By late Monday afternoon or early evening, Isaac's eye is forecast to be well west of Tampa. It is expected to make landfall late Tuesday or Wednesday -- Katrina's anniversary. By then it could be a Category 2 hurricane with winds of at least 96 mph.
"We are just on high alert. I know the anxiety level is high," New Orleans Mayor Mitch Landrieu said. "The storm is somewhat uncertain. Out of an abundance of caution we will begin to take these precautions as quickly as we can."
He said neither the airport, convention center nor Superdome would be shelters of last resort as they were in 2005.
"We are much, much better prepared structurally than before," he said, adding, "If you are called upon, you should leave."
CNN meteorologist Dave Hennen said there are so far some eerie similarities between Hurricane Katrina and Isaac.
The forecasts for the two storms were almost identical. "We hope that is where the comparisons end," he said.
"Hurricane Katrina went on to become a dangerous Category 5 hurricane in the central Gulf of Mexico," said Hennen. "Isaac is forecast to become a Category 2, 100 mph hurricane before it hits the Gulf Coast ... seven years to the date of Katrina's landfall."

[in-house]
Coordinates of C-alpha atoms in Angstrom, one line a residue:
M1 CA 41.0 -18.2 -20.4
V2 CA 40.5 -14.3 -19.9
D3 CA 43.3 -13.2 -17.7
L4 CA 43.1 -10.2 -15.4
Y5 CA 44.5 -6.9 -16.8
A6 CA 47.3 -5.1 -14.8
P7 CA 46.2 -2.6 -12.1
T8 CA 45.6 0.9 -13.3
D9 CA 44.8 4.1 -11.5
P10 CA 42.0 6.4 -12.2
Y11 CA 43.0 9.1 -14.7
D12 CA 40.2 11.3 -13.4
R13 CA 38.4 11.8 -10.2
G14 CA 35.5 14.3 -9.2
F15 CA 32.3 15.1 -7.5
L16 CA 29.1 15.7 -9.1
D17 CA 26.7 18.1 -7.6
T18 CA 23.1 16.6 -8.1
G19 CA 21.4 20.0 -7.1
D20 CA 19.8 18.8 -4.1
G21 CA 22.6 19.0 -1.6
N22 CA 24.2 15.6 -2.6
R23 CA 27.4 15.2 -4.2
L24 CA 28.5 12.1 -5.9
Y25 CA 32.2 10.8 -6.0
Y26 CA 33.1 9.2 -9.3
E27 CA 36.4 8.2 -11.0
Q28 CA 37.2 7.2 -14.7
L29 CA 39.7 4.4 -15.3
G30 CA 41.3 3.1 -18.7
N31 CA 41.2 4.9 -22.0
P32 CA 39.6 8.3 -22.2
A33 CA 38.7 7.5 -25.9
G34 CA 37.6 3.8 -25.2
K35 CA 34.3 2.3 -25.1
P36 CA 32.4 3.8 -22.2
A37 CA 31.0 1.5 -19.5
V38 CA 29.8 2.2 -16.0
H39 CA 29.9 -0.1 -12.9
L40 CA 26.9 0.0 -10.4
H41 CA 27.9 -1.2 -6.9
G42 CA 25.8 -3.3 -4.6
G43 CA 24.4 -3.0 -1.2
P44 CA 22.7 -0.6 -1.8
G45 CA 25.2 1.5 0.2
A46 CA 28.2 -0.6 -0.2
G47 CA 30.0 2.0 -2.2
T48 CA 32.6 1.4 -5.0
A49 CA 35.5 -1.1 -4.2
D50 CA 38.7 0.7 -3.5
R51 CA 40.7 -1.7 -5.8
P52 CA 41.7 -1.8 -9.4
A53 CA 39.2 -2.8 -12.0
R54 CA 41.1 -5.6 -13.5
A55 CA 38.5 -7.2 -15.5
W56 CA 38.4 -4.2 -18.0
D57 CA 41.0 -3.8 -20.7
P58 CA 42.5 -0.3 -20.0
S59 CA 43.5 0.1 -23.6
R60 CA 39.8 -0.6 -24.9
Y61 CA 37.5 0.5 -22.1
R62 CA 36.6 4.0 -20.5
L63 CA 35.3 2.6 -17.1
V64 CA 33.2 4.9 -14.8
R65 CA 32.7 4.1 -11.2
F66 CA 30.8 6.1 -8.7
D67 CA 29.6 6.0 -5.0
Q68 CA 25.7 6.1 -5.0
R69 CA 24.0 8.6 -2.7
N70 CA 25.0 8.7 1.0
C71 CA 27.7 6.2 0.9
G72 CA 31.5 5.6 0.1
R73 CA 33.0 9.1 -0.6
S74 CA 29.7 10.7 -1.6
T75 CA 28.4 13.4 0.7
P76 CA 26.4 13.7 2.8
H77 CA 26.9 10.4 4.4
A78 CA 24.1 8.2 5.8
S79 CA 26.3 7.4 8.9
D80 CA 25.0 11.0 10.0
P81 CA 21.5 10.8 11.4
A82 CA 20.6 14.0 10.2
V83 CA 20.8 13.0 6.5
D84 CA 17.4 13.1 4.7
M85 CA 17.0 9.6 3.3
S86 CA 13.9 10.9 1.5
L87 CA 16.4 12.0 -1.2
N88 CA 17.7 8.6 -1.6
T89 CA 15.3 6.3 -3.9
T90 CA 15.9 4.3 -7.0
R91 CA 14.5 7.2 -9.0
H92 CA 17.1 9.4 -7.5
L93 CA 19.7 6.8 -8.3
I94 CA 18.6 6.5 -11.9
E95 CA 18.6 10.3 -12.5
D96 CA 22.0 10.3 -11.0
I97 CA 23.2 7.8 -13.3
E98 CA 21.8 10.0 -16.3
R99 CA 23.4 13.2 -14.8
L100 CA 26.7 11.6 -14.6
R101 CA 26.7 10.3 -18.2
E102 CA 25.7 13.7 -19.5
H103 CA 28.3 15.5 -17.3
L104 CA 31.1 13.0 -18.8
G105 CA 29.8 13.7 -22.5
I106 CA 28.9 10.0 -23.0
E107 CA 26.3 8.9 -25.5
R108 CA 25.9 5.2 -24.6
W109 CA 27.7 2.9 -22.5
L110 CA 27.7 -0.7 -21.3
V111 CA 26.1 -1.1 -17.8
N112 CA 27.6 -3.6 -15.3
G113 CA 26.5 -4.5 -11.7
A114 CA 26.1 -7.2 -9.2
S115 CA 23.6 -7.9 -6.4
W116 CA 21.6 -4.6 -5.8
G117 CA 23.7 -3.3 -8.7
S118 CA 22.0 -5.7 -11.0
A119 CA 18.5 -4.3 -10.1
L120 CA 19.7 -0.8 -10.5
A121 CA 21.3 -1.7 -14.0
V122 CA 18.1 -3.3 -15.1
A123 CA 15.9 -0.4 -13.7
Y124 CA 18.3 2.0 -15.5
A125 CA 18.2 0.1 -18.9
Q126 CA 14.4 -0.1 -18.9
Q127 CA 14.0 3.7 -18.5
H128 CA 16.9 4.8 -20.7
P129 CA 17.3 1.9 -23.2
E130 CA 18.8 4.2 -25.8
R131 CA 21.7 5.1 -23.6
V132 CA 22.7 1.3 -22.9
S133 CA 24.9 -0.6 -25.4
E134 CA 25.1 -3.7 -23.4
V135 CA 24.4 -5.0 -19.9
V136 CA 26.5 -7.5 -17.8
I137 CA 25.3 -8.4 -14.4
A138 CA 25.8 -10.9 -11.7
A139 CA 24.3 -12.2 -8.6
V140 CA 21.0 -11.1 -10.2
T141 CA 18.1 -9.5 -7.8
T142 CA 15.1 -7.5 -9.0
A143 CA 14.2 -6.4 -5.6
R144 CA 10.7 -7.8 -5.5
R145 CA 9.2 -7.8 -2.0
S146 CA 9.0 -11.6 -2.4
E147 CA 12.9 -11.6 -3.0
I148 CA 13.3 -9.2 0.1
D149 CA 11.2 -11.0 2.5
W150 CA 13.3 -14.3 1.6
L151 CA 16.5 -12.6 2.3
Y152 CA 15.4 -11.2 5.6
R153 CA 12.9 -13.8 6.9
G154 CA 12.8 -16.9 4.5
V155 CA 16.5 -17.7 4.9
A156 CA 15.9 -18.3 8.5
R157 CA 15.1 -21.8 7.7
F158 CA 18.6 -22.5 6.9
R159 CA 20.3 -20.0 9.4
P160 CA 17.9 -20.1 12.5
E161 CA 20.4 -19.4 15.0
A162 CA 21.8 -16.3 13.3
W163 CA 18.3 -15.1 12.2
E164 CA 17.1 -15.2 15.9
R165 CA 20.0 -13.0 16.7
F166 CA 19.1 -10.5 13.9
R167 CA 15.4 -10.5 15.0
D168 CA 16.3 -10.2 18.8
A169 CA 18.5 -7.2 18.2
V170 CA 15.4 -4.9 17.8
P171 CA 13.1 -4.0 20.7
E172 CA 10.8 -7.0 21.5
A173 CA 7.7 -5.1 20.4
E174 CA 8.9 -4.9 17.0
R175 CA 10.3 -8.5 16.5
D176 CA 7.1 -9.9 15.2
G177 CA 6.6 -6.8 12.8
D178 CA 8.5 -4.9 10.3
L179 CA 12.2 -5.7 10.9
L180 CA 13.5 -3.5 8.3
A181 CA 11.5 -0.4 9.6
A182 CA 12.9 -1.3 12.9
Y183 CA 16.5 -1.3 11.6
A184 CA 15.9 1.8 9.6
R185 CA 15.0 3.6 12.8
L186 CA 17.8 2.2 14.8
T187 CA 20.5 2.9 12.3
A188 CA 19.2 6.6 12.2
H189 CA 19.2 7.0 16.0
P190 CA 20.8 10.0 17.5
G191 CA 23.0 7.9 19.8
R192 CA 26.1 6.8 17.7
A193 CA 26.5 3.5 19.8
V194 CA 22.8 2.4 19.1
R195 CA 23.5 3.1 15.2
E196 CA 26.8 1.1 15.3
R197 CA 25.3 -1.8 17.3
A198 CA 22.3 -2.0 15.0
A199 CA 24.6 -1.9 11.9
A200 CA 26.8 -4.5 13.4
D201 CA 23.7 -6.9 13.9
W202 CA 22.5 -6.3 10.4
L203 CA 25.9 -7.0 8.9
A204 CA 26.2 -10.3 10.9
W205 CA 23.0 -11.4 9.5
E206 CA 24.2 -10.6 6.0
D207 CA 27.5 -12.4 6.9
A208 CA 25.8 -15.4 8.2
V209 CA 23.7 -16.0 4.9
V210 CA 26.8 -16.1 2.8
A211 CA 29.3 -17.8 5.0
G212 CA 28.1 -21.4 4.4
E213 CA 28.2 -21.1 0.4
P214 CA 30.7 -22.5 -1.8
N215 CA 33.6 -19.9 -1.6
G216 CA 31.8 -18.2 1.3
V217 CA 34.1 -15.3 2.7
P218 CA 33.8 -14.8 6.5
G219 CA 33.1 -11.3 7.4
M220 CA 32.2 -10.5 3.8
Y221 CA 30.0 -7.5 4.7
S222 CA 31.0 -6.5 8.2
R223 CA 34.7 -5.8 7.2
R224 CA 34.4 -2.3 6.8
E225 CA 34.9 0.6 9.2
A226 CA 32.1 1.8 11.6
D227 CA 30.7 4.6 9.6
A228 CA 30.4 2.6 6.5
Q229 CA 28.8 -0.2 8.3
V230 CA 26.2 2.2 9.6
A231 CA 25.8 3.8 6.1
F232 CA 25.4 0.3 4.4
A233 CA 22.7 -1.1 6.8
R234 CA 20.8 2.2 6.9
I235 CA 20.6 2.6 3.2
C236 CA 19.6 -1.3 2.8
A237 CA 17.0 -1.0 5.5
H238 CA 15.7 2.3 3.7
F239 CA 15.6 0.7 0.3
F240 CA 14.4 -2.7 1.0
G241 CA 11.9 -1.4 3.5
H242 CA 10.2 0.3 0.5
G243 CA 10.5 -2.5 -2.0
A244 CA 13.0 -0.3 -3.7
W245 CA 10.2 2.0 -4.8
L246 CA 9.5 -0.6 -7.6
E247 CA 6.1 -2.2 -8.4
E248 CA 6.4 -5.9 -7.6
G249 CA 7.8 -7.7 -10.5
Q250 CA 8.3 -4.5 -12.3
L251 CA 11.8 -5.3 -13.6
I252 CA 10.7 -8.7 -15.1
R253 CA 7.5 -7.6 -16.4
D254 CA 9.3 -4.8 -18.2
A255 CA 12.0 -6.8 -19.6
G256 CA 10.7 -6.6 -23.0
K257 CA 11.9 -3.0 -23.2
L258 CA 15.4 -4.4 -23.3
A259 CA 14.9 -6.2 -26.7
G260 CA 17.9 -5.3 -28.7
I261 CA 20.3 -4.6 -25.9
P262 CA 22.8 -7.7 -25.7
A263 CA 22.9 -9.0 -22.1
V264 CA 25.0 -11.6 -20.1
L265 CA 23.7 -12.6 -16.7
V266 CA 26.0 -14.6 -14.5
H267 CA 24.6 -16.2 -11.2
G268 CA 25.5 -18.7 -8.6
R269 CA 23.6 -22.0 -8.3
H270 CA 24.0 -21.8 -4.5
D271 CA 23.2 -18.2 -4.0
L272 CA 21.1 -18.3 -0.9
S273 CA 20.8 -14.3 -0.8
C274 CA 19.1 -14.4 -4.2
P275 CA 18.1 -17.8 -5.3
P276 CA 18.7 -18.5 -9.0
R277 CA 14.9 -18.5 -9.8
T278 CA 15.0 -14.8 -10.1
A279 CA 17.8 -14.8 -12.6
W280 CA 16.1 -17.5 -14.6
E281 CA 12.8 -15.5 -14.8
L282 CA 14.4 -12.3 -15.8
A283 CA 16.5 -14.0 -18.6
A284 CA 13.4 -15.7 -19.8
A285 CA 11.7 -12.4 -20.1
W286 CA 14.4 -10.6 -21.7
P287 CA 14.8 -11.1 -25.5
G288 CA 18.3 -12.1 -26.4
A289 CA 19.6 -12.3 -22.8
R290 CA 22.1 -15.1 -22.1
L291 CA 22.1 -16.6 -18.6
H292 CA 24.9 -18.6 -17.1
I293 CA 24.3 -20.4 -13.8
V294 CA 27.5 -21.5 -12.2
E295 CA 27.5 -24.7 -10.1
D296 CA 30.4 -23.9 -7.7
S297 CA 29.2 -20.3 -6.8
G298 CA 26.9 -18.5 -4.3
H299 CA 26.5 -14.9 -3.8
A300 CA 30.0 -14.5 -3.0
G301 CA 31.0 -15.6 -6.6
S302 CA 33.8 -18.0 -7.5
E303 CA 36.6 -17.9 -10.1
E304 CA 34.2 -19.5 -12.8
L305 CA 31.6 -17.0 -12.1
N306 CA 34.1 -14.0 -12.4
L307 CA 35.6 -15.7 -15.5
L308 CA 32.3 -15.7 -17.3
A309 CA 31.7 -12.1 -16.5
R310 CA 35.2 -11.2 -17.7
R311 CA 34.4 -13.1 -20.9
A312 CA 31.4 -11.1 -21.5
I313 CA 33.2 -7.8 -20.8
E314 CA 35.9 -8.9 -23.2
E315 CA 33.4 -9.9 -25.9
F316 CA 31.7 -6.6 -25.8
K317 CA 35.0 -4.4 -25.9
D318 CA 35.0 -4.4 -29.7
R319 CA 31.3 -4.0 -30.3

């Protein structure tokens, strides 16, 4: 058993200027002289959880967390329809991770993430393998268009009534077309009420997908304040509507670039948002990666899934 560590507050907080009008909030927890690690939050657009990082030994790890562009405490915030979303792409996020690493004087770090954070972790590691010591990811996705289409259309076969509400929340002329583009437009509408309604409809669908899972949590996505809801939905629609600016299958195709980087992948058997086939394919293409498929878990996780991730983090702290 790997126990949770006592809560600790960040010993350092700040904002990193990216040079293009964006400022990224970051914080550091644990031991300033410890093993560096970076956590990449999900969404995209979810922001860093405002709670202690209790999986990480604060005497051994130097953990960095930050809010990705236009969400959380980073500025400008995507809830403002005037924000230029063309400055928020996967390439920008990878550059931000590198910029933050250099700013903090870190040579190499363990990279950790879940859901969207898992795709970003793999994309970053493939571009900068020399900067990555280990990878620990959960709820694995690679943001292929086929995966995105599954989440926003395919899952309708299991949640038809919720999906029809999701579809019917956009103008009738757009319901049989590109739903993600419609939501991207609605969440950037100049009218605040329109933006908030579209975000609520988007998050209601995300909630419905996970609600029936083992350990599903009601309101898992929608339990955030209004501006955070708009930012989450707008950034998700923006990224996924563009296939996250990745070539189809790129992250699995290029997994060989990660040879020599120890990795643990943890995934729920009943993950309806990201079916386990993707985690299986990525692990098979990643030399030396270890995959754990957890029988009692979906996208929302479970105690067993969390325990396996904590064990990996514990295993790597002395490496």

Louisiana Gov. Bobby Jindal called for voluntary evacuations in 15 parishes. A mandatory evacuation was ordered for St. Charles Parish and for the east bank of Plaquemines Parish.
Officials in Plaquemines Parish declared a state of emergency and began preparing for the storm by bolstering levees and adding additional flood protection devices to low-lying highway areas.
In Alabama, officials ordered mandatory evacuations for parts of Mobile and Baldwin counties.
Florida Gov. Rick Scott said some areas in his state had no power.
"We are experiencing some minor outages in the southern part of the state," he said at a news conference in Tampa. He said his main concern for Tampa was no longer a direct hit from Isaac but tropical storm force winds.